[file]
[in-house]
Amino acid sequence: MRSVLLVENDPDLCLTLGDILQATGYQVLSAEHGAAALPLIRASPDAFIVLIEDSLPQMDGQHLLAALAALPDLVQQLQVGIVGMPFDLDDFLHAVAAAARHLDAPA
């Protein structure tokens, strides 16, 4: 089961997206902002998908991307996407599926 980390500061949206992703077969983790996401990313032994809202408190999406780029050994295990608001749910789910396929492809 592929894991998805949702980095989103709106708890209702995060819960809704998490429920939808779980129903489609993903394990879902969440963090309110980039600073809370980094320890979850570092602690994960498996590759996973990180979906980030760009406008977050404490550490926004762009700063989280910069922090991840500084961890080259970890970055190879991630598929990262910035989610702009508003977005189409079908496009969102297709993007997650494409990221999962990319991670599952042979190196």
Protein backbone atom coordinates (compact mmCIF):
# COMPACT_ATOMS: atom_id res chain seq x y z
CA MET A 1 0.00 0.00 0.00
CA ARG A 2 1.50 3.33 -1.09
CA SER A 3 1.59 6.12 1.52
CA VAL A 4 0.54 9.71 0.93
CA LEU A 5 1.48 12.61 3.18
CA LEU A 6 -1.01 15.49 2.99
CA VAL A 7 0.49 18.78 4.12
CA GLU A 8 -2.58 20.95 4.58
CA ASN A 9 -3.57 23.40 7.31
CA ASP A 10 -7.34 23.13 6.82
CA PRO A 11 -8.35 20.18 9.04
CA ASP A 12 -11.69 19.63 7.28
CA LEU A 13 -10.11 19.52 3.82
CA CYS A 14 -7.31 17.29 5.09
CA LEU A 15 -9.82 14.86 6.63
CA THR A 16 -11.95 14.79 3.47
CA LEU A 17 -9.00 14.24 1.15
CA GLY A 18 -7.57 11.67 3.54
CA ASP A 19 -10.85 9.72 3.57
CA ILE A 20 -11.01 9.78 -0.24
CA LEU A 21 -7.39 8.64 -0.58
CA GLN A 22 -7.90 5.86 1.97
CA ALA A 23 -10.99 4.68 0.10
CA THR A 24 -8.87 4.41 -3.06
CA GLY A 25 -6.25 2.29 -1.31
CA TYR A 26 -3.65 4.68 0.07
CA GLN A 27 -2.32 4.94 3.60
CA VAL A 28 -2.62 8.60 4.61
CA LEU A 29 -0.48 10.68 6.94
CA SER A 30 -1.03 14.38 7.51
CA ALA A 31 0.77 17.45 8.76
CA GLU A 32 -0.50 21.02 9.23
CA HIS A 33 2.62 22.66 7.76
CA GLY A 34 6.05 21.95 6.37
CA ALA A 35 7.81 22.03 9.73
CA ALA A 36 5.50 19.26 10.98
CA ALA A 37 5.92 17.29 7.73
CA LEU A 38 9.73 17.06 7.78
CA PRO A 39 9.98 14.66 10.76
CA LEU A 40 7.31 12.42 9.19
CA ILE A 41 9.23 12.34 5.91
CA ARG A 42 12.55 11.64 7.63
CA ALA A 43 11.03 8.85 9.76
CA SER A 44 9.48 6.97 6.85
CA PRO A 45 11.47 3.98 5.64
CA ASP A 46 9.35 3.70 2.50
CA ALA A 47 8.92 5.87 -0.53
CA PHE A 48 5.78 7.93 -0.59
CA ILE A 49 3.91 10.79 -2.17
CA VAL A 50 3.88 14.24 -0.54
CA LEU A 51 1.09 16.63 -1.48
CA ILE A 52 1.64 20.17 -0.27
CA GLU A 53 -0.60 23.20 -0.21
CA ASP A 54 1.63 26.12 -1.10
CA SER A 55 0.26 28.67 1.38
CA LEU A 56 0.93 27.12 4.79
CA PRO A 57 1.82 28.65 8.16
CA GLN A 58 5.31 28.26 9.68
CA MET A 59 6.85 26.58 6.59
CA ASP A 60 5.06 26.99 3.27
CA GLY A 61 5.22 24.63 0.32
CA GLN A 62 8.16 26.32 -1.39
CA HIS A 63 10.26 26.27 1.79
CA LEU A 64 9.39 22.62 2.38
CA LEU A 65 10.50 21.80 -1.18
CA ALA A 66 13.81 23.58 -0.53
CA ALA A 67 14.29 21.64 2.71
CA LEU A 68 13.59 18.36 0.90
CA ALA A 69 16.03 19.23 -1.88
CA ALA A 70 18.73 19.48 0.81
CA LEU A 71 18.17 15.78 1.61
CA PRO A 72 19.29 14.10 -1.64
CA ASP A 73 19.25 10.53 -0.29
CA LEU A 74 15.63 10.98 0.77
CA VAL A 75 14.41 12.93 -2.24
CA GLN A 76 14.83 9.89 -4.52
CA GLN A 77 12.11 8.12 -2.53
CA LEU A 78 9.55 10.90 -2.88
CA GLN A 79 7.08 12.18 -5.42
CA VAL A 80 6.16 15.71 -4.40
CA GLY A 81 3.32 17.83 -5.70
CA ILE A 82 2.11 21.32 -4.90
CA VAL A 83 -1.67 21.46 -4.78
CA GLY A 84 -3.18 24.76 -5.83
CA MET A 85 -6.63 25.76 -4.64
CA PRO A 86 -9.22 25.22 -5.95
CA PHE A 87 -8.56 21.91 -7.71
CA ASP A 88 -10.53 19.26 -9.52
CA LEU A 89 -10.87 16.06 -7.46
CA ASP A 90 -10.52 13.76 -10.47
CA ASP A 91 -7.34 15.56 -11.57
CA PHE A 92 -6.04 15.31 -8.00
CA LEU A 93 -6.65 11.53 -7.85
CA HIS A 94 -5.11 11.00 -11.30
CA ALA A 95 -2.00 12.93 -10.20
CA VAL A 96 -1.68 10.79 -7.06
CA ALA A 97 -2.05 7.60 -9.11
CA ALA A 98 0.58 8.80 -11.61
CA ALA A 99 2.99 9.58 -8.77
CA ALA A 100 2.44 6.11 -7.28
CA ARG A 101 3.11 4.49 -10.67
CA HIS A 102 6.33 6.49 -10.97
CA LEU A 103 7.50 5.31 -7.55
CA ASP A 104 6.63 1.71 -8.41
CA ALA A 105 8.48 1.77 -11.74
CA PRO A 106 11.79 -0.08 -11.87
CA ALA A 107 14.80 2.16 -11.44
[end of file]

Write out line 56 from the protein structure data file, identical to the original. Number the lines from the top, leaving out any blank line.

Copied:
CA LEU A 51 1.09 16.63 -1.48